Gomadofu—Chilled Sesame Tofu Recipe

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The Blender Girl Super-Easy, Super-Healthy MealsMy friend Mika introduced me to this traditional delicacy enjoyed by Japanese monks, and I’ve been utterly addicted since my first euphoric taste. This chilled sensation is made with sesame (goma) instead of soy. I’ve served this to ardent tofu haters and they have begged on their knees for just one more bite. In Japanese monasteries, the junior monks grind the sesame seeds by hand so the older monks can get their fix. But who has time for that? I use a pure roasted, unsalted tahini or a plain sesame paste (just ground sesame seeds) from a Japanese grocer. This is then blended with kuzu-root powder and a seaweed broth called kombu dashi that is easy to make but requires an hour.

The sesame flavor is the star in this tofu, and sauces can overwhelm it, so plain old tamari and wasabi are my go- to accompaniments for ultimate pleasure. To cook the tofu, you must stir the mixture continuously with the patience of a monk because it can turn on a dime and burn. It takes some work, but is so worth it. I love it so much I may consider being reincarnated as a monk but a senior one. I don’t want to grind all those seeds!

  • Yield: 6 as a starter, or if you're greedy lime me 4!


  • 2 strips (8 g) dried kombu
  • ¼ cup plus 2½ tablespoons (52 g) finely ground kuzu-root powder
  • 0.33 cup (60 g) pure roasted, unsalted tahini or sesame paste, stirred very well
  • ¼ teaspoon natural salt
  • 2 teaspoons wasabi powder mixed with 2 teaspoons water to form a paste
  • 2 teaspoons wheat-free tamari, soy sauce, or Bragg liquid aminos
How to Make It
  1. Clean (don’t wash) the kombu with a damp cloth and immerse it in 3 cups (720 ml) water. Let stand at room temperature for at least 1 hour. Remove the kombu and save to use in a salad or other dish. Make sure the kuzu-root powder is pulverized and stir it into 1 cup (240 ml) of the kombu broth until thoroughly combined. Pour the mixture into your blender. Add the tahini, salt, and another 1½ cups (360 ml) of kombu broth. Blend for about 30 seconds on medium, until smooth. Select your tofu mold. I use silicone ice cube trays for uniform chilling, easy unmolding, and beautiful presentation. A shallow, glass baking dish also works. Wet your mold with cold water to keep the tofu from sticking.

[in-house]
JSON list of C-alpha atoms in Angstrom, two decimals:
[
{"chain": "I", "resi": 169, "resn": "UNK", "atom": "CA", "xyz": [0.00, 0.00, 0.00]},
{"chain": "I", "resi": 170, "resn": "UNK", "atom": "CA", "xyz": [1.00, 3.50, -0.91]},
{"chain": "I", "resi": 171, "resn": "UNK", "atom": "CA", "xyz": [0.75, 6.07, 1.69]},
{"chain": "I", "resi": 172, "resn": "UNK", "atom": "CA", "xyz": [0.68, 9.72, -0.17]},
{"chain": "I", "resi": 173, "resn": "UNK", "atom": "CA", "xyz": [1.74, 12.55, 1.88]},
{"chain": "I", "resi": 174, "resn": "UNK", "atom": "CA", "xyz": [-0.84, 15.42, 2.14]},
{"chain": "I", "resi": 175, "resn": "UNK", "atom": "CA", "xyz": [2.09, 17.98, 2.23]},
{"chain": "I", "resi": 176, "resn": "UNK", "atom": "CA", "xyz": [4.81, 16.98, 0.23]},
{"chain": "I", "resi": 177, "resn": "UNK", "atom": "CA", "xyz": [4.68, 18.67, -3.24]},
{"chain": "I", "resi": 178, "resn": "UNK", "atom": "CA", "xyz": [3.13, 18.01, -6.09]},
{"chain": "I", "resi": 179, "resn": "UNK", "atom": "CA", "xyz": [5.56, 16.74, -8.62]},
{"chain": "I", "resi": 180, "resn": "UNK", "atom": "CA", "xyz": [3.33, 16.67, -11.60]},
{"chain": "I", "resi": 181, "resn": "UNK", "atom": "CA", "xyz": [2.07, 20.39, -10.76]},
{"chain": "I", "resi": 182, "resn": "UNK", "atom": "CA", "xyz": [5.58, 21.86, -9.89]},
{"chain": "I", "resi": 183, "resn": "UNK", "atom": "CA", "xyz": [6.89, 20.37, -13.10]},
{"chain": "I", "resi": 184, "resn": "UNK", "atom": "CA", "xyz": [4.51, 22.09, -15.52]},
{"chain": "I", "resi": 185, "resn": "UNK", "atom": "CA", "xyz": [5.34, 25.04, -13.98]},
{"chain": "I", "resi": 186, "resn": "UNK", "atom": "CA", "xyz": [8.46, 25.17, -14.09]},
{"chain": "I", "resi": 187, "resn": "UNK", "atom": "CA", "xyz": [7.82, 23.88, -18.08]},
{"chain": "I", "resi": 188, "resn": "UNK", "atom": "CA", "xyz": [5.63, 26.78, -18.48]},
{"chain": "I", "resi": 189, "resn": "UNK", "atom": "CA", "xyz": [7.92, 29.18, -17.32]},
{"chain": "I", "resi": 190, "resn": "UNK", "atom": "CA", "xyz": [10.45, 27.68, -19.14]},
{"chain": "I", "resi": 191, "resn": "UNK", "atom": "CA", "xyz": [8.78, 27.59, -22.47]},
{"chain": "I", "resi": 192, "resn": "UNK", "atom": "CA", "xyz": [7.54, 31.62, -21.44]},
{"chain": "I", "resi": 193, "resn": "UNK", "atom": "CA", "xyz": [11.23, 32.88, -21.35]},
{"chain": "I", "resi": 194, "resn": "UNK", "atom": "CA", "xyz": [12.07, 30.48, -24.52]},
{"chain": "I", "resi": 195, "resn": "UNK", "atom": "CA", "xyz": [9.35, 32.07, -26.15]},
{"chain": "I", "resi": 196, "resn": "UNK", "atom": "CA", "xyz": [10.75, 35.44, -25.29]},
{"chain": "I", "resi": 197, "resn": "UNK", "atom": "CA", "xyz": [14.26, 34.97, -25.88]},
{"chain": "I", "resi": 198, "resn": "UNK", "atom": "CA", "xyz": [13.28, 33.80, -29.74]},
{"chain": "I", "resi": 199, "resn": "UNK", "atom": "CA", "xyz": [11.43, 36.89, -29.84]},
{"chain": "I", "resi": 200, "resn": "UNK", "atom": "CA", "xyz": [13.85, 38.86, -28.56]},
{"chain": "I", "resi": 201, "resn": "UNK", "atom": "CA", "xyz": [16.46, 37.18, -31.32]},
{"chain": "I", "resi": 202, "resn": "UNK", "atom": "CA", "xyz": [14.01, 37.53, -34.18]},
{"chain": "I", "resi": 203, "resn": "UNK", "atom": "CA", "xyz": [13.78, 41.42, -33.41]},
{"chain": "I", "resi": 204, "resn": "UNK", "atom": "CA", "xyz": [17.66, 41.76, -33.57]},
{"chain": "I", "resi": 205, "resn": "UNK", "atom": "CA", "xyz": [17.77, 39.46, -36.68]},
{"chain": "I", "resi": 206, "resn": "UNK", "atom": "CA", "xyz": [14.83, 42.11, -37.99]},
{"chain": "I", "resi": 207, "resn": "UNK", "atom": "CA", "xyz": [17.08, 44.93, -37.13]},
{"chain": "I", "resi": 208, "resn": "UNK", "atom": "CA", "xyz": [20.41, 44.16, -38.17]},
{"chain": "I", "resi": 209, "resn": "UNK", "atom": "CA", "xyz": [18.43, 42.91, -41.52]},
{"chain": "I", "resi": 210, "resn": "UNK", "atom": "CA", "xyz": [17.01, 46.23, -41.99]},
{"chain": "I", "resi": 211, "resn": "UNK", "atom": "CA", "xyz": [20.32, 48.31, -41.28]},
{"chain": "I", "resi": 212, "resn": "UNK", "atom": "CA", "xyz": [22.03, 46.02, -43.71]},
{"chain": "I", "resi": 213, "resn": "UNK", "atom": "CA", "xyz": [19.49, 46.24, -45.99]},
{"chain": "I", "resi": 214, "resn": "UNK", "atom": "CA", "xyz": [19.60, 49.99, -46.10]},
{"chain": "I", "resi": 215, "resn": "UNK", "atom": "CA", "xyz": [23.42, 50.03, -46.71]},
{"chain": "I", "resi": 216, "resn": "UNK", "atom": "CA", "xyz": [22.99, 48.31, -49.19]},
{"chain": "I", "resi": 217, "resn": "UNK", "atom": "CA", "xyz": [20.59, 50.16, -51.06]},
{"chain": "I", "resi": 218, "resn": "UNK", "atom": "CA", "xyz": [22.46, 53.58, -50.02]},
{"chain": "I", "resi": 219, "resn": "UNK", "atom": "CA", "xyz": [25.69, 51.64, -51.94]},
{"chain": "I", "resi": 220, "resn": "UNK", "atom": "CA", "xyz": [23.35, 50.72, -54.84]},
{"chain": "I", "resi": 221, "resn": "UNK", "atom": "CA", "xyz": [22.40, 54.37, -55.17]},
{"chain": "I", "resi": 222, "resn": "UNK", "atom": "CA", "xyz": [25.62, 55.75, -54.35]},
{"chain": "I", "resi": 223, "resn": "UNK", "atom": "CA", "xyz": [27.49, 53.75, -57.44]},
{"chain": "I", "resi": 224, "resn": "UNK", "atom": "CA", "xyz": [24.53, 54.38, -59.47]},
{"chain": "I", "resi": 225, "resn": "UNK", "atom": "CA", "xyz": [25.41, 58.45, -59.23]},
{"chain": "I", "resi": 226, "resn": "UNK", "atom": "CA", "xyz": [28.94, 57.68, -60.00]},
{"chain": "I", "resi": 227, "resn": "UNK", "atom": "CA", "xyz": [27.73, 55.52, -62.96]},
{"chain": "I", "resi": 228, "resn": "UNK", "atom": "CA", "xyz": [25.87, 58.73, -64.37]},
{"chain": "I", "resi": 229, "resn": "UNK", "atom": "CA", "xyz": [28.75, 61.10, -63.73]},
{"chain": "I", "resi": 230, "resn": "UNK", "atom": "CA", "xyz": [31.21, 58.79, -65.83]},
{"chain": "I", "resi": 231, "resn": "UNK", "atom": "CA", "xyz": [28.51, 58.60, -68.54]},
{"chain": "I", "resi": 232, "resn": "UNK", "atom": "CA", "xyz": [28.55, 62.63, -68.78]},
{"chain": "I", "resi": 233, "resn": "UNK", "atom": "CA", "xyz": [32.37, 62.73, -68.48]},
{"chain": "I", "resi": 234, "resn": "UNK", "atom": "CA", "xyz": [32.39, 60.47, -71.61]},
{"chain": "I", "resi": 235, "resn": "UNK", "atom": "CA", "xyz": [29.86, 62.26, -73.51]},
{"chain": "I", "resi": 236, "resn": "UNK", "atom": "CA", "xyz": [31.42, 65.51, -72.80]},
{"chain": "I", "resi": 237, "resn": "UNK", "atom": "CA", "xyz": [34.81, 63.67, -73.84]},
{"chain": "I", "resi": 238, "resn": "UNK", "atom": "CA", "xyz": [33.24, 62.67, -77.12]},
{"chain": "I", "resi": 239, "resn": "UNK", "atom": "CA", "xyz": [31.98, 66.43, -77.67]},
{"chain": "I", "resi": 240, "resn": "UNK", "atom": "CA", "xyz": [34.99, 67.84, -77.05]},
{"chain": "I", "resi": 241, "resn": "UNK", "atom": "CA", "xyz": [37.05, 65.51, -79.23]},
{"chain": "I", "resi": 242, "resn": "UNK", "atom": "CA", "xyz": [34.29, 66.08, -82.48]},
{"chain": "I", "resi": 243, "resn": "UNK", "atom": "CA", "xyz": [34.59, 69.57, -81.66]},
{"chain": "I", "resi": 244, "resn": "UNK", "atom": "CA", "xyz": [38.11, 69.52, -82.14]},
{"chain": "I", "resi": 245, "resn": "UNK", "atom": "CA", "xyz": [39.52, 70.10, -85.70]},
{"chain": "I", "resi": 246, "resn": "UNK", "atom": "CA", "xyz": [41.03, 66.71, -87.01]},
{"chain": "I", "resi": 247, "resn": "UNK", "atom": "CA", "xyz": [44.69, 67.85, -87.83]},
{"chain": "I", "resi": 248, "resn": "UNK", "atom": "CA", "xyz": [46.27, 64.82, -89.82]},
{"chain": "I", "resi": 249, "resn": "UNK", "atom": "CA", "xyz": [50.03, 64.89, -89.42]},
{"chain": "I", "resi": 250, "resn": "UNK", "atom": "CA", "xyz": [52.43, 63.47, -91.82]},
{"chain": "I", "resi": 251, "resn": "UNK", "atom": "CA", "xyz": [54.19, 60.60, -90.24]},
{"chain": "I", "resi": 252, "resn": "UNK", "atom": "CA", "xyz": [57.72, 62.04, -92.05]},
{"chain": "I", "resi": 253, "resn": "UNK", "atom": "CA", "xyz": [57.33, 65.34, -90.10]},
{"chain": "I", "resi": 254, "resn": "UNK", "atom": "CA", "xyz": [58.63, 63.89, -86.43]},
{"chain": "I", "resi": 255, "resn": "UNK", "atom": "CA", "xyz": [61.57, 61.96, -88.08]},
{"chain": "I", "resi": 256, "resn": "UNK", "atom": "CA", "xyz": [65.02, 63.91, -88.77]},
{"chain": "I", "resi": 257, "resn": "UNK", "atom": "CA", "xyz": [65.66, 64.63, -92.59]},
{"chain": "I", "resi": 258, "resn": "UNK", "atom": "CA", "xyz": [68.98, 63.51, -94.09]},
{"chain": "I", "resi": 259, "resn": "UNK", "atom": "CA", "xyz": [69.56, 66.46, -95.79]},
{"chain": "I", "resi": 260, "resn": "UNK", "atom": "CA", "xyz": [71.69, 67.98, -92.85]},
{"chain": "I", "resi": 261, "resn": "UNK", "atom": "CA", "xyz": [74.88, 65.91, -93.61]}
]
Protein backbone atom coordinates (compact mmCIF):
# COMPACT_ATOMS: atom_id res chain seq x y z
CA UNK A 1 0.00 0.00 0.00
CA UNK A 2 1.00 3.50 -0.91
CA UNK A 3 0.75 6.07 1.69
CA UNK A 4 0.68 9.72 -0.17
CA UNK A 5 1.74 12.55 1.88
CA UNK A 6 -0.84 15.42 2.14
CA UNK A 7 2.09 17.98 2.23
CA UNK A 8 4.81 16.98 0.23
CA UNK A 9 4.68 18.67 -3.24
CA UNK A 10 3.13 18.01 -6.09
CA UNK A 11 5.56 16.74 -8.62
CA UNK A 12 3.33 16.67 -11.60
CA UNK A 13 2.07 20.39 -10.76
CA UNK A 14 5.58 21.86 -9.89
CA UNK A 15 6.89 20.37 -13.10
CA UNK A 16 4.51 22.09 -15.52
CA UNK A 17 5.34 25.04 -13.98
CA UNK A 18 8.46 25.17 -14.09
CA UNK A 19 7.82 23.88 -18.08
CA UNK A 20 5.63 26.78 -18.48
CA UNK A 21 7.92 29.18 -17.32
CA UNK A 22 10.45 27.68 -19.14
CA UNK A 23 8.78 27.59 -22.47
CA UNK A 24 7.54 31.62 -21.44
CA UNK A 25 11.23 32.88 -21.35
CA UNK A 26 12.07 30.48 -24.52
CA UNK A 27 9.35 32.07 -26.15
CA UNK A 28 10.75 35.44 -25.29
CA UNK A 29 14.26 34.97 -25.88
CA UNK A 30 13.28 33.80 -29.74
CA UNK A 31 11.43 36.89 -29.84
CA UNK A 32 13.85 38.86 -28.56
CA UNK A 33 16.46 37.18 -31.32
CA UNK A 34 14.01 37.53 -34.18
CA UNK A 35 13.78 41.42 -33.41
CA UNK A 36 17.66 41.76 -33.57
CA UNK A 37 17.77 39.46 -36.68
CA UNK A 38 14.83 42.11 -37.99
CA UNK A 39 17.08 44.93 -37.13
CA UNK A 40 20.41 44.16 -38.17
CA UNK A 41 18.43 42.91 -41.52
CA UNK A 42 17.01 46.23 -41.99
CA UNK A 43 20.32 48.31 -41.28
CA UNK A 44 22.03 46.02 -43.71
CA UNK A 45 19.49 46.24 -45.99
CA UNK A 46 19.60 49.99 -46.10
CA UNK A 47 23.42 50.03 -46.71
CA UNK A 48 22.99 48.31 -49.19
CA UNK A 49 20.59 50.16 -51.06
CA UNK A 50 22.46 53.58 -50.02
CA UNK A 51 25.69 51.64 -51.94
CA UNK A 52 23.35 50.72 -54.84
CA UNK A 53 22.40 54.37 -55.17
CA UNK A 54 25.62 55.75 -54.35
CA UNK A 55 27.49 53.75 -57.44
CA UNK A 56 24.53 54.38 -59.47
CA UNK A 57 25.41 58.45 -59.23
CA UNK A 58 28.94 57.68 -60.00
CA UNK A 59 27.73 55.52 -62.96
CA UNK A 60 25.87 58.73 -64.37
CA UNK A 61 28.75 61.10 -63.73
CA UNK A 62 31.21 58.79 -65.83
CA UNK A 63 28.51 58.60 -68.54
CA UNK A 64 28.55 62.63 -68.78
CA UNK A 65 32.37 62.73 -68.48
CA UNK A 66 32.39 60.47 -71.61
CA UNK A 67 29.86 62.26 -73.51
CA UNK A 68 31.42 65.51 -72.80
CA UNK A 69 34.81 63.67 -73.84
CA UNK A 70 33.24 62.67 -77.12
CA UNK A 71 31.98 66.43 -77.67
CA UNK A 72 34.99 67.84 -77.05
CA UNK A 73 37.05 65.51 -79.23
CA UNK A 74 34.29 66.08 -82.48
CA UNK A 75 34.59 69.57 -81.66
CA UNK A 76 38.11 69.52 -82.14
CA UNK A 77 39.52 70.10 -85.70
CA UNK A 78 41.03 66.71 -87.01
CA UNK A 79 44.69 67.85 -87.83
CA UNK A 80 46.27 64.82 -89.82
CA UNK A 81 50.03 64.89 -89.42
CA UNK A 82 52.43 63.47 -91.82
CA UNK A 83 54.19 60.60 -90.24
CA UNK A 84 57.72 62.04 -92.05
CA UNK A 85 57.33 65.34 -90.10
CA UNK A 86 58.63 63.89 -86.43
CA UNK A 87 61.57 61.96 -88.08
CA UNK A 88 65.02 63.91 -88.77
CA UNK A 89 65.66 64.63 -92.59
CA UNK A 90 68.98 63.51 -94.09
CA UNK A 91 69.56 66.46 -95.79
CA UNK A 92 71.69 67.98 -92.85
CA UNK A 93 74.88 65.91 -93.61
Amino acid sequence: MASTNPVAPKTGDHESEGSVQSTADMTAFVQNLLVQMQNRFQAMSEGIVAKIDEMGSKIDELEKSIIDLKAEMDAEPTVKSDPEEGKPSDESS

2. Pour the blend into a saucepan over medium-high heat. Stir continuously with a wooden spoon. After 1 or 2 minutes, the mixture will rapidly turn, thickening visibly. Reduce the heat to medium and continue to stir. Large bubbles will start to form. Keep stirring vigorously for 10 to 12 minutes, until the mixture has the texture of custard and coats the spoon thickly. Don’t let the mixture stick to the bottom of the pan or burn.
  3. ill a large, shallow baking dish with very cold water and some ice cubes. Pour the mixture into your mold and smooth out the surface with a small spoon or spatula. It will start to set immediately, so work quickly. Place the molds into the ice water to set. (Don’t place the mixture in the fridge or it will set too rapidly.) When the ice in the water bath melts, replace it. You may have to do this a second time. After about 40 minutes, the ice cubes will stop melting so rapidly. That’s how you know it’s ready. Once the gomadofu is completely set, cut it into squares (if you’re using a large mold) or invert the ice cube tray on a plate and gently pop out the cubes.
  4. To serve, set each square of tofu in a bowl topped with a tiny piece of wasabi paste and drizzle on ¼ teaspoon of tamari.

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